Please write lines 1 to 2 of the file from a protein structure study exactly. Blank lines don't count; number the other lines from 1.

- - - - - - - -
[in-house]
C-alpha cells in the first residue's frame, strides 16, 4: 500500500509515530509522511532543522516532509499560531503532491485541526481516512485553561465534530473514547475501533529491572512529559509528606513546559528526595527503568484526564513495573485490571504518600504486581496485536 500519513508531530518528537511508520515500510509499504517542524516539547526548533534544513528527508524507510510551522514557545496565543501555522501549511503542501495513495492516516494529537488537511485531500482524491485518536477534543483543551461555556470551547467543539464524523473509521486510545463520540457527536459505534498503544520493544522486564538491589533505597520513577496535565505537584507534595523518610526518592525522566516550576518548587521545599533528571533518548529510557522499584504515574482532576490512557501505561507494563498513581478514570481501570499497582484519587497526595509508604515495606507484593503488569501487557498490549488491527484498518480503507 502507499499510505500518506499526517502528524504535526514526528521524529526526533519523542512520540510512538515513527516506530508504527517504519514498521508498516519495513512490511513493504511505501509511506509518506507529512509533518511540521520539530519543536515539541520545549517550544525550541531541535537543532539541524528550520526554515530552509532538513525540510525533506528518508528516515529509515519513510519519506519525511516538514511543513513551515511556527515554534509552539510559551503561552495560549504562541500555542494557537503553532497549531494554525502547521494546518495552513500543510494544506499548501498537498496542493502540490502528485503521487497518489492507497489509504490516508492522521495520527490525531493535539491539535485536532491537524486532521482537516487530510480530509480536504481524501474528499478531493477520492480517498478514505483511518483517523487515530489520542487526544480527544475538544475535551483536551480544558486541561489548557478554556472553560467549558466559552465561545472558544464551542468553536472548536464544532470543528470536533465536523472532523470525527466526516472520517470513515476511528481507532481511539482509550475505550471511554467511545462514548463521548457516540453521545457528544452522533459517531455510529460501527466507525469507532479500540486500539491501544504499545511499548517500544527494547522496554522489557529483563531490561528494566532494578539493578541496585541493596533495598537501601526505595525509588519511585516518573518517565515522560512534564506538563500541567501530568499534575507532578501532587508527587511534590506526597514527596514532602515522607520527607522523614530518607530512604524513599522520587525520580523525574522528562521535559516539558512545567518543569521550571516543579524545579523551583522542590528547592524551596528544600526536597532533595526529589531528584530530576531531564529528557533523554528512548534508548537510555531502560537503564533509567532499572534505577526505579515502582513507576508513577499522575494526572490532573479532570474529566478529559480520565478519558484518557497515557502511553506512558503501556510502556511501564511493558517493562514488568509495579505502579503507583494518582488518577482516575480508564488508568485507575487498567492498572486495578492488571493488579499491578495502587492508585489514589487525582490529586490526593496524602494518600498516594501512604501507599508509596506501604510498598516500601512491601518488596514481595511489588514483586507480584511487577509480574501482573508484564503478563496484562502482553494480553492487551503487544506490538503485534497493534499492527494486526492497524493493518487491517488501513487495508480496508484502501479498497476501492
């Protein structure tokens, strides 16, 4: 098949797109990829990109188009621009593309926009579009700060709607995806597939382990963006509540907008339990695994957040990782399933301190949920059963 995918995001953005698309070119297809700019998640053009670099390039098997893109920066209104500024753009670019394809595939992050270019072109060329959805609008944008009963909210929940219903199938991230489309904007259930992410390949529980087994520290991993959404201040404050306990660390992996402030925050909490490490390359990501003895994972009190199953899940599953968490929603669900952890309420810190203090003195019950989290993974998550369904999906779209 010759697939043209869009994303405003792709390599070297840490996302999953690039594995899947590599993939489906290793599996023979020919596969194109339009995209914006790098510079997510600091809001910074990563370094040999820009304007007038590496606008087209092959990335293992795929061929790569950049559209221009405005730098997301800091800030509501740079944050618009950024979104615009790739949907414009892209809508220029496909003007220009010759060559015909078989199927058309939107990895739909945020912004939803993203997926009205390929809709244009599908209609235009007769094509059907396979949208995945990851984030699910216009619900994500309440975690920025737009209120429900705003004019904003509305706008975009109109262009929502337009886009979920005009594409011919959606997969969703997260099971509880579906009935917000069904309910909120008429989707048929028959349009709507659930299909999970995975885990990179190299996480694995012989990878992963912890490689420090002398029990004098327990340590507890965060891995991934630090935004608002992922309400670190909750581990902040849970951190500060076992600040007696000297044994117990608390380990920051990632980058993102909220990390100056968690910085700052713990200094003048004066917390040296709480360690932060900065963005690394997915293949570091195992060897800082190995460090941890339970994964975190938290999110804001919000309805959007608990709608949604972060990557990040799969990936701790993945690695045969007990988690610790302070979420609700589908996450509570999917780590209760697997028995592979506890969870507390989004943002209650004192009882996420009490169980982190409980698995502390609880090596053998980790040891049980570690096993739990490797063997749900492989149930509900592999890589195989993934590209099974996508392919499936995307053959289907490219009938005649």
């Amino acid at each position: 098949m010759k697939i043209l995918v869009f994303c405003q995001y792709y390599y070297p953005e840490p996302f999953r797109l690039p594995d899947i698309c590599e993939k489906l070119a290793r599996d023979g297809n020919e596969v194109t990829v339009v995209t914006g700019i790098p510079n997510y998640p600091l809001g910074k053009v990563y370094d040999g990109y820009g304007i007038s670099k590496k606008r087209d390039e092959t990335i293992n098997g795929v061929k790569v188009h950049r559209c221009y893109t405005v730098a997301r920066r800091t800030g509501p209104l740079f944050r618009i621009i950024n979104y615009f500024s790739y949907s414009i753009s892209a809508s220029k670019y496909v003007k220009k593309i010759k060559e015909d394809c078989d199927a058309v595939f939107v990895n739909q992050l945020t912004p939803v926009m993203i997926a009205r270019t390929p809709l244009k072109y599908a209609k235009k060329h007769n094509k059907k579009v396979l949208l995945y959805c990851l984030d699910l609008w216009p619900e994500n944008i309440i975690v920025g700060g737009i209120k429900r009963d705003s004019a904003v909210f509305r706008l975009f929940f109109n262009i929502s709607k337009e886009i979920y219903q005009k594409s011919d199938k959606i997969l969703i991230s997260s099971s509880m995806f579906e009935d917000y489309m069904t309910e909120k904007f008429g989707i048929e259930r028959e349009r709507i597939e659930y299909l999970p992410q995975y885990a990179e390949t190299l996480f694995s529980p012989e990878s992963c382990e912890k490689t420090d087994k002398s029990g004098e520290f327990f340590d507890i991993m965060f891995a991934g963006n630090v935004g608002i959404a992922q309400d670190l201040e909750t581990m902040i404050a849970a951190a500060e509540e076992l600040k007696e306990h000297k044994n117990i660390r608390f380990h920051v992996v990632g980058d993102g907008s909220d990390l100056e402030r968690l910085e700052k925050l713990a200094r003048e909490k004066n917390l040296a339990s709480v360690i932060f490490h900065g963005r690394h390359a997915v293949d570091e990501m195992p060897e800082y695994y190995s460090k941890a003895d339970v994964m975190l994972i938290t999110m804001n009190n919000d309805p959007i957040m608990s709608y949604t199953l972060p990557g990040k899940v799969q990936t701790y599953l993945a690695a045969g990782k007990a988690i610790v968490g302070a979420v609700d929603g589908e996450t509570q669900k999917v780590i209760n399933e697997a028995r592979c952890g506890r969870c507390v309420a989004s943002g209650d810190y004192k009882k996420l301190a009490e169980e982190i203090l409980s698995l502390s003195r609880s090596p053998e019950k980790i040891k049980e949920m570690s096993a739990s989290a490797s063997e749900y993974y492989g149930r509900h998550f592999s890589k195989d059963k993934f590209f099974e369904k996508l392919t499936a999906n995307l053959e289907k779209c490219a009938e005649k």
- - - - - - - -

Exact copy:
[in-house]
C-alpha cells in the first residue's frame, strides 16, 4: 500500500509515530509522511532543522516532509499560531503532491485541526481516512485553561465534530473514547475501533529491572512529559509528606513546559528526595527503568484526564513495573485490571504518600504486581496485536 500519513508531530518528537511508520515500510509499504517542524516539547526548533534544513528527508524507510510551522514557545496565543501555522501549511503542501495513495492516516494529537488537511485531500482524491485518536477534543483543551461555556470551547467543539464524523473509521486510545463520540457527536459505534498503544520493544522486564538491589533505597520513577496535565505537584507534595523518610526518592525522566516550576518548587521545599533528571533518548529510557522499584504515574482532576490512557501505561507494563498513581478514570481501570499497582484519587497526595509508604515495606507484593503488569501487557498490549488491527484498518480503507 502507499499510505500518506499526517502528524504535526514526528521524529526526533519523542512520540510512538515513527516506530508504527517504519514498521508498516519495513512490511513493504511505501509511506509518506507529512509533518511540521520539530519543536515539541520545549517550544525550541531541535537543532539541524528550520526554515530552509532538513525540510525533506528518508528516515529509515519513510519519506519525511516538514511543513513551515511556527515554534509552539510559551503561552495560549504562541500555542494557537503553532497549531494554525502547521494546518495552513500543510494544506499548501498537498496542493502540490502528485503521487497518489492507497489509504490516508492522521495520527490525531493535539491539535485536532491537524486532521482537516487530510480530509480536504481524501474528499478531493477520492480517498478514505483511518483517523487515530489520542487526544480527544475538544475535551483536551480544558486541561489548557478554556472553560467549558466559552465561545472558544464551542468553536472548536464544532470543528470536533465536523472532523470525527466526516472520517470513515476511528481507532481511539482509550475505550471511554467511545462514548463521548457516540453521545457528544452522533459517531455510529460501527466507525469507532479500540486500539491501544504499545511499548517500544527494547522496554522489557529483563531490561528494566532494578539493578541496585541493596533495598537501601526505595525509588519511585516518573518517565515522560512534564506538563500541567501530568499534575507532578501532587508527587511534590506526597514527596514532602515522607520527607522523614530518607530512604524513599522520587525520580523525574522528562521535559516539558512545567518543569521550571516543579524545579523551583522542590528547592524551596528544600526536597532533595526529589531528584530530576531531564529528557533523554528512548534508548537510555531502560537503564533509567532499572534505577526505579515502582513507576508513577499522575494526572490532573479532570474529566478529559480520565478519558484518557497515557502511553506512558503501556510502556511501564511493558517493562514488568509495579505502579503507583494518582488518577482516575480508564488508568485507575487498567492498572486495578492488571493488579499491578495502587492508585489514589487525582490529586490526593496524602494518600498516594501512604501507599508509596506501604510498598516500601512491601518488596514481595511489588514483586507480584511487577509480574501482573508484564503478563496484562502482553494480553492487551503487544506490538503485534497493534499492527494486526492497524493493518487491517488501513487495508480496508484502501479498497476501492